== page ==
A wintry pattern has taken over the Windy City and it is here to stay.
"The pattern is more reminiscent of late November," AccuWeather Meteorologist Brian Edwards said.
Showers turned into wet snowflakes late Tuesday afternoon, marking the first flurries of the season for the city.
Last year, the first traces of snow for Chicagoland occurred Nov. 12, 2012, some three weeks later than this year.
Additionally, Tuesday's temperatures were approximately 20 degrees lower than on Oct. 22, 2012.
A rain and snow mix fell during the early evening hours Wednesday, bringing a few more flurries to the city.
While no more snow is forecast for the remainder of the week, the air will remain on the colder side.
Nighttime highs for the entire week will be in the 30s.
Wednesday and Thursday will prove be the coldest days of the week with temperatures in the mid-40s.
Sunshine will return for the end of the week accompanied by some clouds.
Those headed outdoors for the weekend will experience slightly higher temperatures, as the weekend highs increase into the low 50s.
The next round of thunderstorm downpours will swing into the Appalachians with the risk of isolated flash flooding on Monday.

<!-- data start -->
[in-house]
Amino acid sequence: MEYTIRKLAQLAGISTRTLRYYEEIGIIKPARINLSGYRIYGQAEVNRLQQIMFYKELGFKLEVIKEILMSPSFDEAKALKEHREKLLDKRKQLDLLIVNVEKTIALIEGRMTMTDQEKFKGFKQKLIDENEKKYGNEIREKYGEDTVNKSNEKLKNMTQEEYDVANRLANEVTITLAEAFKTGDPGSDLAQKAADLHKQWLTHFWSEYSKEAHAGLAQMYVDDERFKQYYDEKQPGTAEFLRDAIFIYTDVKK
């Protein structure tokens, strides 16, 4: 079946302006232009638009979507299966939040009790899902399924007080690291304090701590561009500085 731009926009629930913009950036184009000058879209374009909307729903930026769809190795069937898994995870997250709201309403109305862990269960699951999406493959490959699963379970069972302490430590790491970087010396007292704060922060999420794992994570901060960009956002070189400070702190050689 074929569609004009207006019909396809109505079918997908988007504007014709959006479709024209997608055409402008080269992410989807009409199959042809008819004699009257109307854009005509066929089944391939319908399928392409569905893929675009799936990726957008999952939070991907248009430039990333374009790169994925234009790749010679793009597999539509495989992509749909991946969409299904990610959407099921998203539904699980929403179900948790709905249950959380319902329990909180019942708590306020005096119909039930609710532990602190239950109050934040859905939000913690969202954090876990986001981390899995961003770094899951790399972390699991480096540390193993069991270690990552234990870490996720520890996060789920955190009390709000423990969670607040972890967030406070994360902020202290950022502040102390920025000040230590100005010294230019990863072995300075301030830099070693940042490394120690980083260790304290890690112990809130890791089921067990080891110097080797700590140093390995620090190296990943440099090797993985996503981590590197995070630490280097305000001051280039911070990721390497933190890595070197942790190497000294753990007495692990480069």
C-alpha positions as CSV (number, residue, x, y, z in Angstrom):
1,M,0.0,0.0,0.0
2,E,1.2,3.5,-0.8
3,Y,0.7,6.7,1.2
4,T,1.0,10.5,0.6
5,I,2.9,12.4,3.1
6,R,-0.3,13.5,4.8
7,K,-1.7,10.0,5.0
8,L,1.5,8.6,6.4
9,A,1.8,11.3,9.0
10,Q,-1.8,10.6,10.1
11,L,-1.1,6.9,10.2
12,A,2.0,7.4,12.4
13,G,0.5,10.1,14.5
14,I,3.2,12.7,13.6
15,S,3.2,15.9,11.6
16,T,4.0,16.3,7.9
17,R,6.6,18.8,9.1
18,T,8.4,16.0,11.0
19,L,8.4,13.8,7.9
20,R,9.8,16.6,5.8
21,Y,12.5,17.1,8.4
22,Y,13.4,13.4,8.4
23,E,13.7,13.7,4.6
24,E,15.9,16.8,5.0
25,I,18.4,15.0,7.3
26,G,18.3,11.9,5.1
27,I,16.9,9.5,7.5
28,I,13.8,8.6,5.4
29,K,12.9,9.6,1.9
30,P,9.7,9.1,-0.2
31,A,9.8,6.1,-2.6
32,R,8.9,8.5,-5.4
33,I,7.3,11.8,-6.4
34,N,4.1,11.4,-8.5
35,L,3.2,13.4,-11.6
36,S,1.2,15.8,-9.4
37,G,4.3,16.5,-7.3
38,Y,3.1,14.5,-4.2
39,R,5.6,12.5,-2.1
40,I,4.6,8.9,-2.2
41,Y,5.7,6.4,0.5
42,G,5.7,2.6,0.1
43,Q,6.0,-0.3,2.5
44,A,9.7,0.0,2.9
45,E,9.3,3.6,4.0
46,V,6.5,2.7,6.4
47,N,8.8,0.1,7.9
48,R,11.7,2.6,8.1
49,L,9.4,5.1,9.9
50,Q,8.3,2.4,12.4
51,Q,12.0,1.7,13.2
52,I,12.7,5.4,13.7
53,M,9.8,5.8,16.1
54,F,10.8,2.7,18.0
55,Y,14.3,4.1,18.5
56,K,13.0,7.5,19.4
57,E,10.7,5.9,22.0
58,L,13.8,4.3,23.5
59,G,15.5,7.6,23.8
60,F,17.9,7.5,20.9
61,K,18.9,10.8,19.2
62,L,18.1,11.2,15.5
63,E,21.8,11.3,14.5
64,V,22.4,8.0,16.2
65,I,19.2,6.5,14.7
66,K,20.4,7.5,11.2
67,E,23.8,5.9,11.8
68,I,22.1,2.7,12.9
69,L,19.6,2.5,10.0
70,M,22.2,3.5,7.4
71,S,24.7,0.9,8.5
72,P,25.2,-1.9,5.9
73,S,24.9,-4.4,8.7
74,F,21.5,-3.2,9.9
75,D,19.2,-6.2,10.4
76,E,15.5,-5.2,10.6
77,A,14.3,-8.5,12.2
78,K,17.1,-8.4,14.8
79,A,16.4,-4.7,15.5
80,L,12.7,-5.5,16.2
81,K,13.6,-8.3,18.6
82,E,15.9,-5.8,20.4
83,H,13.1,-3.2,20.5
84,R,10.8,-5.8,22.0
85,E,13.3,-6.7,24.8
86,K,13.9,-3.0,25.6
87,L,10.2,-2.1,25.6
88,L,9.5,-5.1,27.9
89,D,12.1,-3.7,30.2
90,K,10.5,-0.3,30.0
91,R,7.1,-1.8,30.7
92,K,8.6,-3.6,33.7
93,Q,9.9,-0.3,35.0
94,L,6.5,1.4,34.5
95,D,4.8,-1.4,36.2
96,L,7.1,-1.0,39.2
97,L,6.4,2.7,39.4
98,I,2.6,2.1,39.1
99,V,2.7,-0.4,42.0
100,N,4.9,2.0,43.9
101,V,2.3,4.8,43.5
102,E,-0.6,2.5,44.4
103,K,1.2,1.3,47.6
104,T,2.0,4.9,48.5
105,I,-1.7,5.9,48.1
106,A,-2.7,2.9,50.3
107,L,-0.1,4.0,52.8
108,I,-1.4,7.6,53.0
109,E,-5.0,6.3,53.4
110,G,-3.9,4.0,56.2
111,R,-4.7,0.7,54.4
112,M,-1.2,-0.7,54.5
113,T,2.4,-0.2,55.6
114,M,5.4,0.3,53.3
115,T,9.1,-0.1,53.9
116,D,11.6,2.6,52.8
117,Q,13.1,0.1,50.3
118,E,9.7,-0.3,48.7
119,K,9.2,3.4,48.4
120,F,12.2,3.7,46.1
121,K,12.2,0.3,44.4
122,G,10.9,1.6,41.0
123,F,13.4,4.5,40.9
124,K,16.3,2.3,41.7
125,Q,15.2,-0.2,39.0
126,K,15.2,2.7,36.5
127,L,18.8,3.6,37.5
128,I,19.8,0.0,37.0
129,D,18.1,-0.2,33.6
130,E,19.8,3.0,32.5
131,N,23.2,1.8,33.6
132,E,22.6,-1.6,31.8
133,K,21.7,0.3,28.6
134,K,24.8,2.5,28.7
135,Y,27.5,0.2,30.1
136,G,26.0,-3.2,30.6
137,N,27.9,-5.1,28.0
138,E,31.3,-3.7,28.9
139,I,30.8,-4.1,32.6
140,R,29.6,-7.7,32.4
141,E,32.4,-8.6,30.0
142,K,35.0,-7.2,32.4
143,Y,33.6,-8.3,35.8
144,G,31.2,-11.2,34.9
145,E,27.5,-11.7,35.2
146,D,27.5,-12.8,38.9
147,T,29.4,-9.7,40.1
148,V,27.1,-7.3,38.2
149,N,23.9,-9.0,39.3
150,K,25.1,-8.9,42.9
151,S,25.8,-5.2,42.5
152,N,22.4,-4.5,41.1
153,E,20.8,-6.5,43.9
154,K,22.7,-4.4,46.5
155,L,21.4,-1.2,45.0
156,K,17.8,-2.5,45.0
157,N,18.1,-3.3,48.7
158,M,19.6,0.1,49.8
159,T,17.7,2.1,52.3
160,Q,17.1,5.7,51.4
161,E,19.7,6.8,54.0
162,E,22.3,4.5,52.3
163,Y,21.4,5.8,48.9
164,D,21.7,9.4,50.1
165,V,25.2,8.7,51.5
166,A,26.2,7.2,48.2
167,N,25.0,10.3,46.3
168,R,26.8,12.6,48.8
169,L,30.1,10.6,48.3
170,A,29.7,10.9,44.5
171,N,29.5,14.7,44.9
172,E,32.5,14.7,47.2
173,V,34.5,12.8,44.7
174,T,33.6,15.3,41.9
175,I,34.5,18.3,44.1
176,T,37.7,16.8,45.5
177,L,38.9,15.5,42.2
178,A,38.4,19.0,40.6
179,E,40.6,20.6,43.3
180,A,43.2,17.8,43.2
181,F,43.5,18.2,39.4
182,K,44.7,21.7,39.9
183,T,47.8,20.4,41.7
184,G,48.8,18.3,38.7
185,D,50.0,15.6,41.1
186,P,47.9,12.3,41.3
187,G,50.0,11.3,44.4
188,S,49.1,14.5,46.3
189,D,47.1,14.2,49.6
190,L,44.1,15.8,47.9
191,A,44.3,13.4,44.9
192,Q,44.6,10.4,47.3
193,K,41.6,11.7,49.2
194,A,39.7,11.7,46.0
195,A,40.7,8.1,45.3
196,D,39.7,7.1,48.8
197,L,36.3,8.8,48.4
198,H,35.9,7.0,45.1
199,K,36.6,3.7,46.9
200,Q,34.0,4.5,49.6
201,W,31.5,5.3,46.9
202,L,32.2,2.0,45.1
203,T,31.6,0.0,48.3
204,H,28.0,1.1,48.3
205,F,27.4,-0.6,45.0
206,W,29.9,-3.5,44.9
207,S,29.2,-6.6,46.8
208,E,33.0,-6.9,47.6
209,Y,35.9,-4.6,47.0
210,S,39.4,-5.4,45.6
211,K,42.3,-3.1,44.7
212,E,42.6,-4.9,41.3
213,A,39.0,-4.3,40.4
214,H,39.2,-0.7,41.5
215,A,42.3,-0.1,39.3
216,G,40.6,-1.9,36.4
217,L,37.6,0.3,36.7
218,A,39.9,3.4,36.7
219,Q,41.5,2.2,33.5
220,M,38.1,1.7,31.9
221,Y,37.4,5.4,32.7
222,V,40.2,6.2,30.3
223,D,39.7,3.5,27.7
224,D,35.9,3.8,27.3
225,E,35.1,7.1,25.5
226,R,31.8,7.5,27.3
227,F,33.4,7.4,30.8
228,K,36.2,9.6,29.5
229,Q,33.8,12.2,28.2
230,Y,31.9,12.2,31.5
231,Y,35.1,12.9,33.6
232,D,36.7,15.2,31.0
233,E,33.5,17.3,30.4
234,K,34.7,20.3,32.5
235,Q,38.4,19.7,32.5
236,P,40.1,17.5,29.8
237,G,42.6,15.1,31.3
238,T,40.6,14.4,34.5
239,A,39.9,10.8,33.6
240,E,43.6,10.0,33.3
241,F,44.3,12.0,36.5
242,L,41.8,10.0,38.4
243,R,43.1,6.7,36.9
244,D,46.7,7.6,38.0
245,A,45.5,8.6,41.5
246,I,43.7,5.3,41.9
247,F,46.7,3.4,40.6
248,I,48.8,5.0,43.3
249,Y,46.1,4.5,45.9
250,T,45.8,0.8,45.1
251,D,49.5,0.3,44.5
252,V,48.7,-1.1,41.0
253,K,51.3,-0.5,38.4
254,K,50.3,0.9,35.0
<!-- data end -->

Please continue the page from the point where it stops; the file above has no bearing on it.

Following a rain-free weekend for many in the Northeast, residents may be wondering if this is a sign of things to come for July.
A persistent storm track will keep summer warmth out of the United Kingdom through much of July.
Rounds of drenching thunderstorms could bring drought relief to parts of the southern United States into July.
Severe storms will bring large hail and damaging wind gusts to parts of Colorado, Nebraska and Kansas on Monday.
The uptick in spotty, drenching thunderstorms, associated with the southwestern United States monsoon, will continue in the coming days and weeks.
Record heat: Burlington, VT: 96 (tied/1999) Montpelier, VT: 91 (90/1999) Massena, NY: 92 (91/1999) Williamsport,PA: 97 (95/1963) Boston, MA: 96 (tied/1941) Milton, MA: 96 (93/1999)
Tillers Ferry, SC (1901)
Rain of fish: "hundreds of little fish swimming between cotton rows" after a heavy shower (Monthly Weather Review).
Fort Yukon, AK (1915)
100 degrees -- hottest ever in any month for the 50th state.